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The suffix -ane is used in organic chemistry to form names of organic compounds where the -C-C- group has been attributed the highest priority according to the rules of organic nomenclature. This type of Organic compounds are called as alkanes. They are saturated hydrocarbons.

The hydrides of Silicon are called silanes SiH4.

The hydrides of Boron are called boranes B2H6.

The names of the saturated hydrides of non-metals end with the suffix -ane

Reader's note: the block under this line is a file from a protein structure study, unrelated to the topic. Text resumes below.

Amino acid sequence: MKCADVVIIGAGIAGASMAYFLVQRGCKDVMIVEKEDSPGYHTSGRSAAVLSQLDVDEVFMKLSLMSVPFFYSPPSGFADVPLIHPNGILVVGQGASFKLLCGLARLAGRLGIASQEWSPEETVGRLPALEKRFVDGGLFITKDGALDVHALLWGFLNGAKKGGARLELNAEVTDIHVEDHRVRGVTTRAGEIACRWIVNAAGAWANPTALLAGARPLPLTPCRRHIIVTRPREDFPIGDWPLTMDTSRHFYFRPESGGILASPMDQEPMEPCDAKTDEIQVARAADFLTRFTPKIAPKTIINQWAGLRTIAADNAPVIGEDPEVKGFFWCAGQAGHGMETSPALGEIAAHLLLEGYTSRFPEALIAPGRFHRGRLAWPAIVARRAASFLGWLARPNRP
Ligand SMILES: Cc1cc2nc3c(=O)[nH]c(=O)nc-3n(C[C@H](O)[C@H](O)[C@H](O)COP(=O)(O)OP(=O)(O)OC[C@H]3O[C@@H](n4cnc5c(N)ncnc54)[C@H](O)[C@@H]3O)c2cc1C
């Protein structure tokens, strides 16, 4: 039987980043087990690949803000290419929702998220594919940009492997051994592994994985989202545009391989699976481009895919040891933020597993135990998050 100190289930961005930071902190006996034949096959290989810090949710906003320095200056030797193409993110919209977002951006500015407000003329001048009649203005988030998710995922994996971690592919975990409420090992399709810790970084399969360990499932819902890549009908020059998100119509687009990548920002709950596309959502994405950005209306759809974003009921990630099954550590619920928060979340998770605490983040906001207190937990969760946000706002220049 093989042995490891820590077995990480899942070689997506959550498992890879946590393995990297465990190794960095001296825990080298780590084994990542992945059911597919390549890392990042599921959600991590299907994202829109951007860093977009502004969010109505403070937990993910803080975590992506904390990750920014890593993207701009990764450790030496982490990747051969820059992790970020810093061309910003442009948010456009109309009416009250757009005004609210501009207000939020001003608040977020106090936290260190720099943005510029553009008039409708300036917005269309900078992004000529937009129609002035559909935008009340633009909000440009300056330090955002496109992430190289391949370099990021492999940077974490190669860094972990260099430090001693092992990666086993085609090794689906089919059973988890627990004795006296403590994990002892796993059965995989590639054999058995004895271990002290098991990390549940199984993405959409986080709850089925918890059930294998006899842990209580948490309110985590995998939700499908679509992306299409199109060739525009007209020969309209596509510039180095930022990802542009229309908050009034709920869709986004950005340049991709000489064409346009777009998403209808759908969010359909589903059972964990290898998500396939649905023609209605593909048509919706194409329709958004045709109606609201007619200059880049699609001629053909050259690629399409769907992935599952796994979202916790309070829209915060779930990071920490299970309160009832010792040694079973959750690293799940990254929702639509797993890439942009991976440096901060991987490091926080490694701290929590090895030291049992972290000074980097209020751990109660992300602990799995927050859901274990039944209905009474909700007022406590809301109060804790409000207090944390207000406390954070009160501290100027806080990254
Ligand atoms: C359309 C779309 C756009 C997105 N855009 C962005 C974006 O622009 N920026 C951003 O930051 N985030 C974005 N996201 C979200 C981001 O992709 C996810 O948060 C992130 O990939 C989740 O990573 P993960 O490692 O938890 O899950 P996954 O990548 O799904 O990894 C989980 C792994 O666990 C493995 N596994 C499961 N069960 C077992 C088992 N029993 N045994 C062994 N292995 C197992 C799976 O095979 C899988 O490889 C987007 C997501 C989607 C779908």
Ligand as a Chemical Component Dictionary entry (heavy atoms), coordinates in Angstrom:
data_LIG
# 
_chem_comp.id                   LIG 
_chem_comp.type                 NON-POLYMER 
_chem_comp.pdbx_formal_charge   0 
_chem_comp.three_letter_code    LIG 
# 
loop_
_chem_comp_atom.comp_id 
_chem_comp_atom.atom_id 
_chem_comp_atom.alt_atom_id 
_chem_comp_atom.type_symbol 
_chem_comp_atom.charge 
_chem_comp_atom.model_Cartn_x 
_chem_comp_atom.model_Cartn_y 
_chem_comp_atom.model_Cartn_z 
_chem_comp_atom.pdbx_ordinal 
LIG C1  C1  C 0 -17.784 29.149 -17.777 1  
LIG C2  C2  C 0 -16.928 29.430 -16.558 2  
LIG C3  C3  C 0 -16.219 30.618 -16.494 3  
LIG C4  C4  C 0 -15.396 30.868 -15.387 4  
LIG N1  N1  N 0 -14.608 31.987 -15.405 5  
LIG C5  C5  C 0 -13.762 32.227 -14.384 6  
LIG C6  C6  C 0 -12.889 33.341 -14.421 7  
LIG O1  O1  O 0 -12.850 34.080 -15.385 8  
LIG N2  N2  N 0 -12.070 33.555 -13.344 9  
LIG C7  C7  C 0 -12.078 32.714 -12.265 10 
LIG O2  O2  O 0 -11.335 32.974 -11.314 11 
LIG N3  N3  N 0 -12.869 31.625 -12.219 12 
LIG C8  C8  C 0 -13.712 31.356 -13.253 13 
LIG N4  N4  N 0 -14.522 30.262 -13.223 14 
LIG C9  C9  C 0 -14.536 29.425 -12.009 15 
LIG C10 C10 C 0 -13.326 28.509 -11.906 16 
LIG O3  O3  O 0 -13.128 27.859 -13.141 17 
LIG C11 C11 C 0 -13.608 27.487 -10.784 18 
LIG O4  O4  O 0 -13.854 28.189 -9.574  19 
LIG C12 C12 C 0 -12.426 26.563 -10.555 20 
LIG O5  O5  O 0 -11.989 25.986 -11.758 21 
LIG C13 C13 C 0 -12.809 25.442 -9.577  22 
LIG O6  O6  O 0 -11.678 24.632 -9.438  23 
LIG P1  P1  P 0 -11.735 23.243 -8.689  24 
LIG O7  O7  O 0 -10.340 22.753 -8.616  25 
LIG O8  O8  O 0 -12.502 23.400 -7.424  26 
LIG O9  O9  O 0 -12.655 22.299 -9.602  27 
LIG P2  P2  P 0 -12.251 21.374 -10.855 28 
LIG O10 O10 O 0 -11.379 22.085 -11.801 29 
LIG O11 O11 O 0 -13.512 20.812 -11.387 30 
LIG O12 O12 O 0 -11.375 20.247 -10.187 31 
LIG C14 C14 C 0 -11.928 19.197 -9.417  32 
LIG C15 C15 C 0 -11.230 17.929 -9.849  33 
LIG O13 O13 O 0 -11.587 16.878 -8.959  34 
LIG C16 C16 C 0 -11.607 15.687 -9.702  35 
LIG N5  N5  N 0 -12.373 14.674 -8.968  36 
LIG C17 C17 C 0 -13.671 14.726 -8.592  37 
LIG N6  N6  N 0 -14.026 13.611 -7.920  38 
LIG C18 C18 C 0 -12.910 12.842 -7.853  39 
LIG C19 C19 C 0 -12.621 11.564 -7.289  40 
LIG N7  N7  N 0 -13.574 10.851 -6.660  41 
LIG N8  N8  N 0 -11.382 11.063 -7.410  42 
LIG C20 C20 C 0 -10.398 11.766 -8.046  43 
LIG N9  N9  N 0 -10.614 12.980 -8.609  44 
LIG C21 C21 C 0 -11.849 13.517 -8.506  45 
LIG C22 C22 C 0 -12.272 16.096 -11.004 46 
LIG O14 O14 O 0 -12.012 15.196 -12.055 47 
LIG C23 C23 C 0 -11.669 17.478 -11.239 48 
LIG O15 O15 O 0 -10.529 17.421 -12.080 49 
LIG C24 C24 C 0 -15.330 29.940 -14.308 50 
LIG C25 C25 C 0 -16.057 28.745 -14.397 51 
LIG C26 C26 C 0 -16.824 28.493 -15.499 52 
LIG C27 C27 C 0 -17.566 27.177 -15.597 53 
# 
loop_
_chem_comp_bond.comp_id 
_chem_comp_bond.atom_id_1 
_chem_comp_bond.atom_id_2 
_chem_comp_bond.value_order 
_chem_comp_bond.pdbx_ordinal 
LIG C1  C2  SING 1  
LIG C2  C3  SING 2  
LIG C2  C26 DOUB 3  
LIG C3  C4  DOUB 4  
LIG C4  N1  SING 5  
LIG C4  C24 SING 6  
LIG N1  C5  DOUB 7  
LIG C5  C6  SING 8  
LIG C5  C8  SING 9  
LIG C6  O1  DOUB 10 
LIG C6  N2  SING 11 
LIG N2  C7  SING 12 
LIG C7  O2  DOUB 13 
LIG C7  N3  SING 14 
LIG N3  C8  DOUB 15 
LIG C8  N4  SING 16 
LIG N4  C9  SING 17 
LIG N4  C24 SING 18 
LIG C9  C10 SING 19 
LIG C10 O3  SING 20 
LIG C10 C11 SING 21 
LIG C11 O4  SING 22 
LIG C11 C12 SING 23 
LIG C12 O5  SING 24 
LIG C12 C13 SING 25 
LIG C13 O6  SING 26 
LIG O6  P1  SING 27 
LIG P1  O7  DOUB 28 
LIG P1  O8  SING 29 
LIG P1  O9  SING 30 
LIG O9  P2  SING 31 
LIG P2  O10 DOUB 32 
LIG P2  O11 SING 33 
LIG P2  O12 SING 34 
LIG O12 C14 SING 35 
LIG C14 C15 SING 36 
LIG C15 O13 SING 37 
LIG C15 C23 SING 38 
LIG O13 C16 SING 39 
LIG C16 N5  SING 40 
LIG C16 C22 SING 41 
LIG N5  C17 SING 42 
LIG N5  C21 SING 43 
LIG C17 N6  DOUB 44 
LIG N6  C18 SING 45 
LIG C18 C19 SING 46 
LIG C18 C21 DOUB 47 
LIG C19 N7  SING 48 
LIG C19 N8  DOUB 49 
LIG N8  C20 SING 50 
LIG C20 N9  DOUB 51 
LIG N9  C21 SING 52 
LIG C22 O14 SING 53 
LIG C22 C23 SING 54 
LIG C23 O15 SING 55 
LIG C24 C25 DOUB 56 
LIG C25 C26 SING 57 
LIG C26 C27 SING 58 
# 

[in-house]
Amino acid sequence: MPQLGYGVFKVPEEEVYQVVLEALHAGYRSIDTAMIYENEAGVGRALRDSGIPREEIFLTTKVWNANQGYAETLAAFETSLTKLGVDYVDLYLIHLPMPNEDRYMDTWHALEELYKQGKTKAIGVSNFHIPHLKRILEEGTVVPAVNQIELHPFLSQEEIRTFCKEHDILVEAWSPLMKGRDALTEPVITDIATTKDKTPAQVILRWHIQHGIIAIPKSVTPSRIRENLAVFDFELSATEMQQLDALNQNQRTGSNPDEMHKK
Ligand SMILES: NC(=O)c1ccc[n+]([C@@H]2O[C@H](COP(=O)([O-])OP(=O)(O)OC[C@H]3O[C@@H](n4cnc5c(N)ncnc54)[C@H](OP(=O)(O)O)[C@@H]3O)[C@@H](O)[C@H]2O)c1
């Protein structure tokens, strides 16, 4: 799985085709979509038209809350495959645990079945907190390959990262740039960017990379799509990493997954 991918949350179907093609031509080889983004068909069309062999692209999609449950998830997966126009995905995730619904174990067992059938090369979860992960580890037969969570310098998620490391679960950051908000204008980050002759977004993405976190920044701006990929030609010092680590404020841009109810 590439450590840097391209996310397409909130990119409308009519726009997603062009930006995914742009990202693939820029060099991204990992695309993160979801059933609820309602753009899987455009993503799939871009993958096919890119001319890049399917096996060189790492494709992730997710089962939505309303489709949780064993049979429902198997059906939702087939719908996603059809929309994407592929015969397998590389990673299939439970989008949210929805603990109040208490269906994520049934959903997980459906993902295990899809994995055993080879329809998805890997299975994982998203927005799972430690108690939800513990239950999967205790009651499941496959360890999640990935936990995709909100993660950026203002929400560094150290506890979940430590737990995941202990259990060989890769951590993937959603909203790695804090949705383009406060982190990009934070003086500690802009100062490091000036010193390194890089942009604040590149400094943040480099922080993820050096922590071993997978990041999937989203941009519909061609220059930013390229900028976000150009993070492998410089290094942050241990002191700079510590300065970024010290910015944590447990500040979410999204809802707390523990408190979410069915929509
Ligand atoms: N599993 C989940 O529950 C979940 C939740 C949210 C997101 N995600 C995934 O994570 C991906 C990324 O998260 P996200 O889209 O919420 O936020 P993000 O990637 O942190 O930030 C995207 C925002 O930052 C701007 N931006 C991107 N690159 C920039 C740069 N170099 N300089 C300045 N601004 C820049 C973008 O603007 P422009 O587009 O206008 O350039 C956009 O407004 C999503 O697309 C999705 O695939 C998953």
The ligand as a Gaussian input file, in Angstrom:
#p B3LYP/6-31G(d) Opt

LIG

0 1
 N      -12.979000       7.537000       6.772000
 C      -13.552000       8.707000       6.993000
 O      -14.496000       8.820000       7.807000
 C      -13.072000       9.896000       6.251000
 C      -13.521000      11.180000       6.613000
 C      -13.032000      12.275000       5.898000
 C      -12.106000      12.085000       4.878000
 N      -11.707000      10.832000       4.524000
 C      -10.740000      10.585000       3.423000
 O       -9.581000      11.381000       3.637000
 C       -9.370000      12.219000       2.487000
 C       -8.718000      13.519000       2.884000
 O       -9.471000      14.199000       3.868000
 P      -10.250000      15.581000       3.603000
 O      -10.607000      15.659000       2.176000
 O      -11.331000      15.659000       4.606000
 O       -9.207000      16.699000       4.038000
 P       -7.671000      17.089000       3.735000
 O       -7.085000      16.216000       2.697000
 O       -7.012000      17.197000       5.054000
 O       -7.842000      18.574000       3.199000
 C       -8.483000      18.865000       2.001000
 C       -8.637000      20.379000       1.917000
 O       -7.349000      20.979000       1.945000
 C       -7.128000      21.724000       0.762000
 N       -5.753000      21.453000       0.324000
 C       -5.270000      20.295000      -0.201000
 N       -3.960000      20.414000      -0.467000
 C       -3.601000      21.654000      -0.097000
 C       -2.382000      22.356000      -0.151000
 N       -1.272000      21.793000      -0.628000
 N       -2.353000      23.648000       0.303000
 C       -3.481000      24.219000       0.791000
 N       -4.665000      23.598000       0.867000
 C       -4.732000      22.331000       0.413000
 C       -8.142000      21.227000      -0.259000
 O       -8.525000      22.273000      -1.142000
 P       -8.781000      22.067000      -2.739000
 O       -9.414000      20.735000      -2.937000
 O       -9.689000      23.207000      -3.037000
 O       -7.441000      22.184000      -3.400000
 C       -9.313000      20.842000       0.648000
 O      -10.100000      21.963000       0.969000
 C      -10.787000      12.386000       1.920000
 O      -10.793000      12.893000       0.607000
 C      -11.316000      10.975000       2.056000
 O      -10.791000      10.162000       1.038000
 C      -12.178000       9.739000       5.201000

The final "-e" disappears if it is followed by a suffix that starts with a vowel, e.g. "propanol".[1]

Alternatively, it may refer to a mononuclear hydride of an element. For instance, methane for CH4 and oxidane for H2Owater. [2] For the etymology of the term, see Alkane.


  1. ^ The Commission on the Nomenclature of Organic Chemistry (1971) [1958 (A: Hydrocarbons, and B: Fundamental Heterocyclic Systems), 1965 (C: Characteristic Groups)]. Nomenclature of Organic Chemistry (3rd combined ed.). London: Butterworths. ISBN 0-408-70144-7. 
  2. ^ A Guide to IUPAC Nomenclature of Organic Compounds, IUPAC, Commission on Nomenclature of Organic Chemistry, 1993 

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